A virtual reality (VR) treatment developed for the treatment of phantom limb pain may reduce pain intensity and phantom sensations in some patients, according to a study published in Pain Medicine.

This study was conducted to assess the feasibility and progress of an intervention in which VR modeled after mirror therapy is used to reduce the intensity of phantom limb pain and associated sensations. Prior to receiving treatment, 14 veterans (average age, 63 years) with phantom limb pain (average intensity, 5 on a 0-10 scale) had a visit during which the amputation and phantom limb pain and sensations were evaluated.

The VR experience, which was based on mirror therapy, allowed patients to navigate a virtual environment while on a bicycle pedaler. Thanks to motion sensors on the pedaler, their cadence was mimicked by a virtual avatar, which allowed participants to visualize their own missing limb, intact and in motion.

Ten of the participants completed the baseline visit and a single treatment session, and 4 completed additional sessions (5, 12, 14, and 28 sessions, respectively) at home or in the laboratory. Before beginning treatment, 57.1% of participants reported phantom limb pain, and 93% reported at least 1 unpleasant phantom sensation. Following VR treatment, 28.6% of patients still reported phantom limb pain (P =.02) and 28.6% reported phantom sensations (P =.001).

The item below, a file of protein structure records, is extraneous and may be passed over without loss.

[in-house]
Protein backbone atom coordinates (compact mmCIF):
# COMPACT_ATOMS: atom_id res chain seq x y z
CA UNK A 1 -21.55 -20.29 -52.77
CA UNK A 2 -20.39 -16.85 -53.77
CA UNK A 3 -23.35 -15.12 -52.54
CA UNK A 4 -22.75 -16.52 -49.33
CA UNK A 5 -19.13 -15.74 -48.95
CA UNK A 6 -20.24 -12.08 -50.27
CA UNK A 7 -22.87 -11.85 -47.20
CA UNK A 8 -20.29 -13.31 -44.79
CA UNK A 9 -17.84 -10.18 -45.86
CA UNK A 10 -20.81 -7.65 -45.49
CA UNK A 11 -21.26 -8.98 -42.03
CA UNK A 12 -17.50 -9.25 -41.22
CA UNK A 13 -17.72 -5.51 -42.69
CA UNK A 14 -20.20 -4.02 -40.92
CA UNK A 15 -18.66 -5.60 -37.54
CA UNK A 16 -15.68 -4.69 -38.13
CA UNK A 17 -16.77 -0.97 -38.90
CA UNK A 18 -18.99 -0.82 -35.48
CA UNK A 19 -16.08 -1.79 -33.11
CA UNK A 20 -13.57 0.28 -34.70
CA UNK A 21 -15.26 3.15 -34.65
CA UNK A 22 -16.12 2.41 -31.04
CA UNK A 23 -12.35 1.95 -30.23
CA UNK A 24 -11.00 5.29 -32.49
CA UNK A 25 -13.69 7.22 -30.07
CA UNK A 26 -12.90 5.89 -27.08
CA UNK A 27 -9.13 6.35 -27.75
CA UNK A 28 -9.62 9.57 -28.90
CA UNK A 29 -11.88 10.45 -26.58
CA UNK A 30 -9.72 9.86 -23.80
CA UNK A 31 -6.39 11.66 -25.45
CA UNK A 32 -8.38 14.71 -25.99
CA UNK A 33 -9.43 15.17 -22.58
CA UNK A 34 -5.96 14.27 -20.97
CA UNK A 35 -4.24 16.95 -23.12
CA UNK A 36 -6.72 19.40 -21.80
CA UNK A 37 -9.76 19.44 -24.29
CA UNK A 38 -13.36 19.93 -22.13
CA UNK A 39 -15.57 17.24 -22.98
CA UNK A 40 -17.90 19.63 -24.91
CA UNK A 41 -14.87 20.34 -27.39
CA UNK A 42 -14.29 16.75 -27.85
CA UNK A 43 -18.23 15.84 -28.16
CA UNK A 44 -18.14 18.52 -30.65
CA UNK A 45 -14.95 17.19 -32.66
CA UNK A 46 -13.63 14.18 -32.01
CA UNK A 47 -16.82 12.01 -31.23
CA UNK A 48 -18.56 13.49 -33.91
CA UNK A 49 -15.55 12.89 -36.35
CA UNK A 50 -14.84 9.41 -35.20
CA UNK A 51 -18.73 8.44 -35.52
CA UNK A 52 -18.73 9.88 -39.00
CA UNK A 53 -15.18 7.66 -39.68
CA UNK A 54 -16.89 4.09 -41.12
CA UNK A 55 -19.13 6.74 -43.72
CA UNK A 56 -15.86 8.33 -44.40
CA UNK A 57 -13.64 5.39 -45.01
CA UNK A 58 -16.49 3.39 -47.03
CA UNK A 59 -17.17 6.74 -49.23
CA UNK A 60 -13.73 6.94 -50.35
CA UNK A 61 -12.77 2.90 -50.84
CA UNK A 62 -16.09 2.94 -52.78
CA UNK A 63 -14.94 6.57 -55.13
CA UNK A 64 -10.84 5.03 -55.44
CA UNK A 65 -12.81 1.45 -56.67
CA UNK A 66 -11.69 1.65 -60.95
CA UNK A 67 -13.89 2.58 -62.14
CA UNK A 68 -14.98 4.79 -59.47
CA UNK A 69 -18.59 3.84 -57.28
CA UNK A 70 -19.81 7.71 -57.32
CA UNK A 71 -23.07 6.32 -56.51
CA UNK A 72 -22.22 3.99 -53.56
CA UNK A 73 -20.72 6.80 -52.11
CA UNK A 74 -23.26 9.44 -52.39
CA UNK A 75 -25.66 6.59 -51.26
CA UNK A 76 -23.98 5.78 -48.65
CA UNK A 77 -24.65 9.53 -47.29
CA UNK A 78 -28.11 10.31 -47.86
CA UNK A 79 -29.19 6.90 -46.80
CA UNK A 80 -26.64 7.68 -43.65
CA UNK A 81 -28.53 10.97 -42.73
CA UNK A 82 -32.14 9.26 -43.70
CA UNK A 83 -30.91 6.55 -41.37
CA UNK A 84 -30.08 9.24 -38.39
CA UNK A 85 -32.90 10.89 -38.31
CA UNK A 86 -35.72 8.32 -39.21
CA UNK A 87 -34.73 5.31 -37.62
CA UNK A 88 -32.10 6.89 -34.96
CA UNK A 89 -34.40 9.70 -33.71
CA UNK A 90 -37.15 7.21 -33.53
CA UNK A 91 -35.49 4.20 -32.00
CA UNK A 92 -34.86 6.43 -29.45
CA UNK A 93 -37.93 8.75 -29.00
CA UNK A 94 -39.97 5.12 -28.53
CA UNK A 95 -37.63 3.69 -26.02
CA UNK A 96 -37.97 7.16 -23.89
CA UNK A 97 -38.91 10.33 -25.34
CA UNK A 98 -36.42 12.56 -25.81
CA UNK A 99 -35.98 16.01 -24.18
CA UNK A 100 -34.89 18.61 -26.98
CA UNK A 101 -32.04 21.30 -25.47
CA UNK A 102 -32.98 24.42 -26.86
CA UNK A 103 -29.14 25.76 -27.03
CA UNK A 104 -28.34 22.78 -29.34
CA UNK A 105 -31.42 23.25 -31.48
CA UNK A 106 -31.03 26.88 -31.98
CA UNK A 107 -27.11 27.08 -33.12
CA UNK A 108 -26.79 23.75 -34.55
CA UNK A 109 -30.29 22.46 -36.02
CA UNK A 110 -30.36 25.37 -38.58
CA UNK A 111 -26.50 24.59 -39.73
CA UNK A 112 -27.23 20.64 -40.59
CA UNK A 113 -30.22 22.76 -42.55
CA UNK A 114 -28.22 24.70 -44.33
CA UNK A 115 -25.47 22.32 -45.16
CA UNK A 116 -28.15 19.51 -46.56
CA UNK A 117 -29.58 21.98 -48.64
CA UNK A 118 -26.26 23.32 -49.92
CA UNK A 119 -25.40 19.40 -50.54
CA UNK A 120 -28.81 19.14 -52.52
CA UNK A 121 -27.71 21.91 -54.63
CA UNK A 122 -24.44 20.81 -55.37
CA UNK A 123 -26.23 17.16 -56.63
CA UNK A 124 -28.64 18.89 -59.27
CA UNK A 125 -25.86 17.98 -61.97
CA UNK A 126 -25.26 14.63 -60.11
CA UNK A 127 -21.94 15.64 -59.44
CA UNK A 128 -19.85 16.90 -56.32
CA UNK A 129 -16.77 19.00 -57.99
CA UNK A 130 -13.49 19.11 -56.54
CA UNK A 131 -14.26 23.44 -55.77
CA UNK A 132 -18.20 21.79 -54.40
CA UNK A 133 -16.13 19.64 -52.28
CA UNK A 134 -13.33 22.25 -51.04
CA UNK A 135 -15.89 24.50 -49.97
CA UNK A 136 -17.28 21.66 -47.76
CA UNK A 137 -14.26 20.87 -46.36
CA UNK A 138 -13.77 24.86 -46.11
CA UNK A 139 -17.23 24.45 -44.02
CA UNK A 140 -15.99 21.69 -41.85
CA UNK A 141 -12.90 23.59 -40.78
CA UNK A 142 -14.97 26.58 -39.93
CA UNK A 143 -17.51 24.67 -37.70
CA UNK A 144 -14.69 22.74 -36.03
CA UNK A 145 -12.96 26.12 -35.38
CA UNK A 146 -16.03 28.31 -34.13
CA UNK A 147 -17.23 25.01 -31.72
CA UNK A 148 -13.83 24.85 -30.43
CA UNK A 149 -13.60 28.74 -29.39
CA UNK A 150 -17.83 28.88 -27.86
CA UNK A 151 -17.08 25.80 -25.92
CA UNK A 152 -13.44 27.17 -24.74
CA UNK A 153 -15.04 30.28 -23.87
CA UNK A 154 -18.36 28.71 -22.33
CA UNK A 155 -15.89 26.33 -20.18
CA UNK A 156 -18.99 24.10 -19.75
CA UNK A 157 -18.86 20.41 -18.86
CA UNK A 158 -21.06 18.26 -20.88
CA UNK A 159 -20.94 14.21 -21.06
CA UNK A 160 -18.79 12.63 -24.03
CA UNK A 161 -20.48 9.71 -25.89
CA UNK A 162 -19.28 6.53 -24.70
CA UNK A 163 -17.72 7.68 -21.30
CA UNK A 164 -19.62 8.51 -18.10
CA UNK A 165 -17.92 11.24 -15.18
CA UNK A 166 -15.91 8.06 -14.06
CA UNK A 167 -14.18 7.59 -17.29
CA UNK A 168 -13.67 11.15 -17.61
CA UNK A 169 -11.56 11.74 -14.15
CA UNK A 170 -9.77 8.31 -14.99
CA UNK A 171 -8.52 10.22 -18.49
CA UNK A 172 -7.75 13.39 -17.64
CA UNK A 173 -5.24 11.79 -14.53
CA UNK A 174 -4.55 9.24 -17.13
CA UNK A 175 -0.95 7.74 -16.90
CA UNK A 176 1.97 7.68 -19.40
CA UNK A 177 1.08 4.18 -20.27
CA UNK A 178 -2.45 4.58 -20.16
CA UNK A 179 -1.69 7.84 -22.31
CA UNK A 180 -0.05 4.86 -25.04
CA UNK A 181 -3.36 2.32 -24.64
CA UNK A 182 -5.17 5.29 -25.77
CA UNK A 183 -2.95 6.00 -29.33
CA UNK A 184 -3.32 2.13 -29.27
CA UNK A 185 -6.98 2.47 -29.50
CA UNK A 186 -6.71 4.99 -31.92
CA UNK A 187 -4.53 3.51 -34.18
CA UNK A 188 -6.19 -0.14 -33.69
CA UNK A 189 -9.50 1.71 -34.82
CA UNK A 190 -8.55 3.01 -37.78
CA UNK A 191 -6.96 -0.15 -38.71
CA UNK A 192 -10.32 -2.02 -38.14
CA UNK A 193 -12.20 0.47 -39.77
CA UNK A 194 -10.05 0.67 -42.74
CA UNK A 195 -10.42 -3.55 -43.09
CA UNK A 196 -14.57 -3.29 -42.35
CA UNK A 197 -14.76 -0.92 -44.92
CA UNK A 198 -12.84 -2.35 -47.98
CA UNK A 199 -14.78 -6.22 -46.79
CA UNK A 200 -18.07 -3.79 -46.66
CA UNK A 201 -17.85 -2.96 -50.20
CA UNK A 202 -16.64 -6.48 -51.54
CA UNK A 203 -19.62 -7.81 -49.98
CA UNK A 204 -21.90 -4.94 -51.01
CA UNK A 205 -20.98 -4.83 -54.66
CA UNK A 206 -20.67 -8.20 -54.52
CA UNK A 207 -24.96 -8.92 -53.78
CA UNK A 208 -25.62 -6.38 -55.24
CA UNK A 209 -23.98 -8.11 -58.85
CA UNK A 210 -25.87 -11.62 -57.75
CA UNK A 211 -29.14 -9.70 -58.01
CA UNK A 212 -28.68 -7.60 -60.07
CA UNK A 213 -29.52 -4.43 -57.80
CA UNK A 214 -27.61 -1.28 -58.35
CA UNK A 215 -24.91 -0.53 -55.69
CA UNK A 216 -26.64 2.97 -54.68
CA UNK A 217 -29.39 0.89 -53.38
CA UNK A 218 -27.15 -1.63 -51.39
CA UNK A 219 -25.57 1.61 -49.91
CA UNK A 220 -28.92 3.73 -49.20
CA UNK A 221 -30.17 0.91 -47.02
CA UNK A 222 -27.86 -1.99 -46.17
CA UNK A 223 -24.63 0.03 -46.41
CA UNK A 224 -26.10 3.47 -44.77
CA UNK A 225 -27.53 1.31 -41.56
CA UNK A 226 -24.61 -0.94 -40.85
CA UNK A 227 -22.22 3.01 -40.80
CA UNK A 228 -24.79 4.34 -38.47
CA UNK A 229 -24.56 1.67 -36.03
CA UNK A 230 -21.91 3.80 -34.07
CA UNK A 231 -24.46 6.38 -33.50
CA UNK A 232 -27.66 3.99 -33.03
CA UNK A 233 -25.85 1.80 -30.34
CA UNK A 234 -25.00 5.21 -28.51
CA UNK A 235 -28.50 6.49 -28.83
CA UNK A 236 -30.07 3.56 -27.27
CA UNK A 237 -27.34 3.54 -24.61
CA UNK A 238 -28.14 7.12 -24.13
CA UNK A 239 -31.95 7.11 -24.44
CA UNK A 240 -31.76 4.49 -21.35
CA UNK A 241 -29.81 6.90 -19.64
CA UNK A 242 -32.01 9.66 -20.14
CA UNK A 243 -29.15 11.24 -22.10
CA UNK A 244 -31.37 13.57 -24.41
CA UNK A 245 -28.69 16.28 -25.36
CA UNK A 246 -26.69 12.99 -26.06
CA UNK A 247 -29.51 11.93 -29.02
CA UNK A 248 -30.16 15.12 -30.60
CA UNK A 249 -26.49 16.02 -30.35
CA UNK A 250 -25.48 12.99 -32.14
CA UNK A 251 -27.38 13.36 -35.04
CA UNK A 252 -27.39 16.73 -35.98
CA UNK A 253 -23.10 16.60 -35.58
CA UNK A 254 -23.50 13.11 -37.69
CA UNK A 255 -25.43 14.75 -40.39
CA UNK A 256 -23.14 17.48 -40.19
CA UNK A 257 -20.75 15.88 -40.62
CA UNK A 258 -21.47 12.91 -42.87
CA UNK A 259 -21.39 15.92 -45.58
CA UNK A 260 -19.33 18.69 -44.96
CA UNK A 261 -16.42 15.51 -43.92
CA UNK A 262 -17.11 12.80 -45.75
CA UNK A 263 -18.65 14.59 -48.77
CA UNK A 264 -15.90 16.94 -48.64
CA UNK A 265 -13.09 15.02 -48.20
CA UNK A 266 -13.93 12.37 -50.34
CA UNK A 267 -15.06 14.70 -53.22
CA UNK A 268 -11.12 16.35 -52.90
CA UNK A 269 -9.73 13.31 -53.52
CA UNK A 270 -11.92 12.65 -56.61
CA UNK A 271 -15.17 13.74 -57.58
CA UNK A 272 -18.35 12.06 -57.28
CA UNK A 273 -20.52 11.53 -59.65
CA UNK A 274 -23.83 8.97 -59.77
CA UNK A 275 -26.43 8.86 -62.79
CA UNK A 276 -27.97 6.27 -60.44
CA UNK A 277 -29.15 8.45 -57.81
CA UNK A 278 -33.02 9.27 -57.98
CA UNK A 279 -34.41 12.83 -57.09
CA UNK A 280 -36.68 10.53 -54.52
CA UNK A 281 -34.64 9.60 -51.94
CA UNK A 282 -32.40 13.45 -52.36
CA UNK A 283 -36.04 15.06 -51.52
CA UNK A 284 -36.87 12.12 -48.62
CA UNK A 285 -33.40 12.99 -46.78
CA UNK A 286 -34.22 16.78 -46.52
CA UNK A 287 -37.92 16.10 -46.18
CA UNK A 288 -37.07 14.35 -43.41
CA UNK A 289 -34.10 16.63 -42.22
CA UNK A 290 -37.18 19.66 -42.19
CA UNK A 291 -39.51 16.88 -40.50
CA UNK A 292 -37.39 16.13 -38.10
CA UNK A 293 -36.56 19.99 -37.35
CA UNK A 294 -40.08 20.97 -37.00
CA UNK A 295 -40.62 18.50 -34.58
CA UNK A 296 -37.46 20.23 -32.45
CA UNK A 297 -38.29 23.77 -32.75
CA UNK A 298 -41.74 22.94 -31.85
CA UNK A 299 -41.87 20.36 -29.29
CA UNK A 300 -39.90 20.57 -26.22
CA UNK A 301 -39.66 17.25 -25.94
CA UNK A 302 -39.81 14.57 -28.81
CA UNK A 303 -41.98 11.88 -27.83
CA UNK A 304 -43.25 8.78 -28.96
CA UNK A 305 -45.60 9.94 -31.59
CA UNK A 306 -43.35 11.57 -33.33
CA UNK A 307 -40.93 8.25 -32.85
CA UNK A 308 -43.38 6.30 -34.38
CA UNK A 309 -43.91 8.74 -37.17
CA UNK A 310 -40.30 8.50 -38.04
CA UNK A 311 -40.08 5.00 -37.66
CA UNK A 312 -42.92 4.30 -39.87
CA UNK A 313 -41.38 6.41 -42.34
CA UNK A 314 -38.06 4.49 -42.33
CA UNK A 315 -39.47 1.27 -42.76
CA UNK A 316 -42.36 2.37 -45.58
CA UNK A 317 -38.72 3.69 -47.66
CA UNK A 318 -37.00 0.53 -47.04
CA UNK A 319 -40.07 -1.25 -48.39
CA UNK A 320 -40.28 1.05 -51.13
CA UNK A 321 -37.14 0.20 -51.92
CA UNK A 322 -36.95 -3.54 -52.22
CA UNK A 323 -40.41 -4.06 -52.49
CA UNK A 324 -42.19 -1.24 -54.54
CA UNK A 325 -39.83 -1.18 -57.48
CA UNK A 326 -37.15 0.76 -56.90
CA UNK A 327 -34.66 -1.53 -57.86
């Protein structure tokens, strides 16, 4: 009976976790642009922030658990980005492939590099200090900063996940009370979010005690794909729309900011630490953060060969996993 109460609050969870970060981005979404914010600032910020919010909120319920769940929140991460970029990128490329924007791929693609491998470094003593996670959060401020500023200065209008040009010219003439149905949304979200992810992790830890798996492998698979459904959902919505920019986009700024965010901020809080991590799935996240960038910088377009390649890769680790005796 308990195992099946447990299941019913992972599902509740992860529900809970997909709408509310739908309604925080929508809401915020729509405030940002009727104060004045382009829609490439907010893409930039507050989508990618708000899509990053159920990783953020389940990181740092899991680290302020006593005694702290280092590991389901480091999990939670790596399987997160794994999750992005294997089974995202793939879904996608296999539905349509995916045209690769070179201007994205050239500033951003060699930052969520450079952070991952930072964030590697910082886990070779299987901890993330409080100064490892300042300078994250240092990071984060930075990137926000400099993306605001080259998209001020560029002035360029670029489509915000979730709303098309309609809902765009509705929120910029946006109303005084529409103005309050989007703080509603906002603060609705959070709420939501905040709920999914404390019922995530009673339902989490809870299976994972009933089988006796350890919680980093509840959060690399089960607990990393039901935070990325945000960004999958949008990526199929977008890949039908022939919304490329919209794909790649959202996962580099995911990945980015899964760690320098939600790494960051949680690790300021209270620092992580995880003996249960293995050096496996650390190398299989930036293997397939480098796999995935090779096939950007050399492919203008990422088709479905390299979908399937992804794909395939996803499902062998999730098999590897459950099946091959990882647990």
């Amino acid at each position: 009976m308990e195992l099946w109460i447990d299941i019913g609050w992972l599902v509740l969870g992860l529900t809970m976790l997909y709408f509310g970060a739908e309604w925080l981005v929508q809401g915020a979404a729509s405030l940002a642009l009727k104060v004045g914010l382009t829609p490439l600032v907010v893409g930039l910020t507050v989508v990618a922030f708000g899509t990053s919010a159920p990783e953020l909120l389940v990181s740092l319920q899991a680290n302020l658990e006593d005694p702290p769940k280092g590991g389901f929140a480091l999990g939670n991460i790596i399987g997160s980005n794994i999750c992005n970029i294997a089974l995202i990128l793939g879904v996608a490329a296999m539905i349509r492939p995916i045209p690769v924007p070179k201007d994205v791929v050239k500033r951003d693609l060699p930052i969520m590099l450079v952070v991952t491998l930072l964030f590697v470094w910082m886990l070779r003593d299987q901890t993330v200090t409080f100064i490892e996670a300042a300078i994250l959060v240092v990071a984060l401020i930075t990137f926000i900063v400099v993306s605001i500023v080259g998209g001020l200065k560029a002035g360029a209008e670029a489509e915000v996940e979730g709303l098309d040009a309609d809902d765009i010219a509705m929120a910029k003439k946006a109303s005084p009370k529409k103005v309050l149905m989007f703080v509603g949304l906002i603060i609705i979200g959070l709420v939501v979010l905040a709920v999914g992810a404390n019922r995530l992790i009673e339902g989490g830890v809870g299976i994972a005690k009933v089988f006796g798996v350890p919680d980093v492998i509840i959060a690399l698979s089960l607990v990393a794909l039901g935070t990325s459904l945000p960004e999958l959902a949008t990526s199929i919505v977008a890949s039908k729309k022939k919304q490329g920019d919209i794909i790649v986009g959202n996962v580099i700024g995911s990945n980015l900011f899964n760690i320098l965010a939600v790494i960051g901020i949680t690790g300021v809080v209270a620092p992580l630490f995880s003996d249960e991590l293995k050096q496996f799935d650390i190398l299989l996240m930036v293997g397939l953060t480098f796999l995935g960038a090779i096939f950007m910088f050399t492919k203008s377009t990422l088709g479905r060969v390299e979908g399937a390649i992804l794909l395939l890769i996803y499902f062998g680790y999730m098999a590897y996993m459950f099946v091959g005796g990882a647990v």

Related Articles

After completing at least 1 treatment, participants were asked to rate the intervention on helpfulness, realism, immersion, and satisfaction, all of which were found to be “uniformly high to very high” across the small cohort. No adverse experiences were reported. These trends were maintained in participants who completed additional sessions.

Study limitations include a small sample size and a homogeneous population.

“With VR hardware and software technologies rapidly growing in quality in recent years while decreasing in cost, VR is an increasingly viable treatment approach for phantom limb pain. Although there are important methodological limitations to this preliminary study, the findings are supportive of future research,” concluded the study authors.

Follow @ClinicalPainAdv

Reference

Rutledge T, Velez D, Depp C, et al. A virtual reality intervention for the treatment of phantom limb pain: development and feasibility results [published online June 5, 2019]. Pain Med. doi:10.1093/pm/pnz121